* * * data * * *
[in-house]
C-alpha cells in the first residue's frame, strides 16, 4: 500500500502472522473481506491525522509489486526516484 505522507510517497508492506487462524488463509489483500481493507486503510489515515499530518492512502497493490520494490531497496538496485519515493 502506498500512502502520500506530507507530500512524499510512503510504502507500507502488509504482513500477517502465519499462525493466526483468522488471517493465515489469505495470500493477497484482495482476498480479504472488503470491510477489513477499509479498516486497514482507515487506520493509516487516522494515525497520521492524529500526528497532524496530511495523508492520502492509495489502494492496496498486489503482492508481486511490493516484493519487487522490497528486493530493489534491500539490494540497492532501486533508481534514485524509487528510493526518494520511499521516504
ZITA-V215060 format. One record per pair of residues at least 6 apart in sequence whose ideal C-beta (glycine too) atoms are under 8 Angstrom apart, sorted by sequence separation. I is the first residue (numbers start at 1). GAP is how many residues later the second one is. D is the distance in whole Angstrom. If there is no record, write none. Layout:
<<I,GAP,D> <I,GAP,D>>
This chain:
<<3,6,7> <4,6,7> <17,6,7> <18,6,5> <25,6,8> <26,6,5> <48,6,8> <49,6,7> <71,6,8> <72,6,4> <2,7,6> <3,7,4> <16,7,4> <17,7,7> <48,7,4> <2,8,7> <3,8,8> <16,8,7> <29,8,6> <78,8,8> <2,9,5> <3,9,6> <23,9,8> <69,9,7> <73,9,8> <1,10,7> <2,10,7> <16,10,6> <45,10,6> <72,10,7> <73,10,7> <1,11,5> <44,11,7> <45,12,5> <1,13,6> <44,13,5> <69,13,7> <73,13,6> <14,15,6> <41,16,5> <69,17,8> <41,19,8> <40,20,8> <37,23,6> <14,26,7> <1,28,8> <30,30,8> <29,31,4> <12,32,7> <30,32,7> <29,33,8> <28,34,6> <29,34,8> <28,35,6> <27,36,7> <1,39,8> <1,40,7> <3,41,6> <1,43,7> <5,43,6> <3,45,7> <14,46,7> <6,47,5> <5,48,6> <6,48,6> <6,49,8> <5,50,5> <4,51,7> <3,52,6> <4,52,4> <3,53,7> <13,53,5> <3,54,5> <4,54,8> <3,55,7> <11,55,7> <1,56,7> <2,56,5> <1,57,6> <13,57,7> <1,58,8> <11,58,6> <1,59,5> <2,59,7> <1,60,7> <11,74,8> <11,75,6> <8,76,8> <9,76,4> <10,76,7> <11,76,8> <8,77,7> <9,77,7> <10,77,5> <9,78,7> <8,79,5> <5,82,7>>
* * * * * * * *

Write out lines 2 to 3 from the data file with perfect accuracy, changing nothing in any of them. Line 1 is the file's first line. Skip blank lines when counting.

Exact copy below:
C-alpha cells in the first residue's frame, strides 16, 4: 500500500502472522473481506491525522509489486526516484 505522507510517497508492506487462524488463509489483500481493507486503510489515515499530518492512502497493490520494490531497496538496485519515493 502506498500512502502520500506530507507530500512524499510512503510504502507500507502488509504482513500477517502465519499462525493466526483468522488471517493465515489469505495470500493477497484482495482476498480479504472488503470491510477489513477499509479498516486497514482507515487506520493509516487516522494515525497520521492524529500526528497532524496530511495523508492520502492509495489502494492496496498486489503482492508481486511490493516484493519487487522490497528486493530493489534491500539490494540497492532501486533508481534514485524509487528510493526518494520511499521516504
ZITA-V215060 format. One record per pair of residues at least 6 apart in sequence whose ideal C-beta (glycine too) atoms are under 8 Angstrom apart, sorted by sequence separation. I is the first residue (numbers start at 1). GAP is how many residues later the second one is. D is the distance in whole Angstrom. If there is no record, write none. Layout: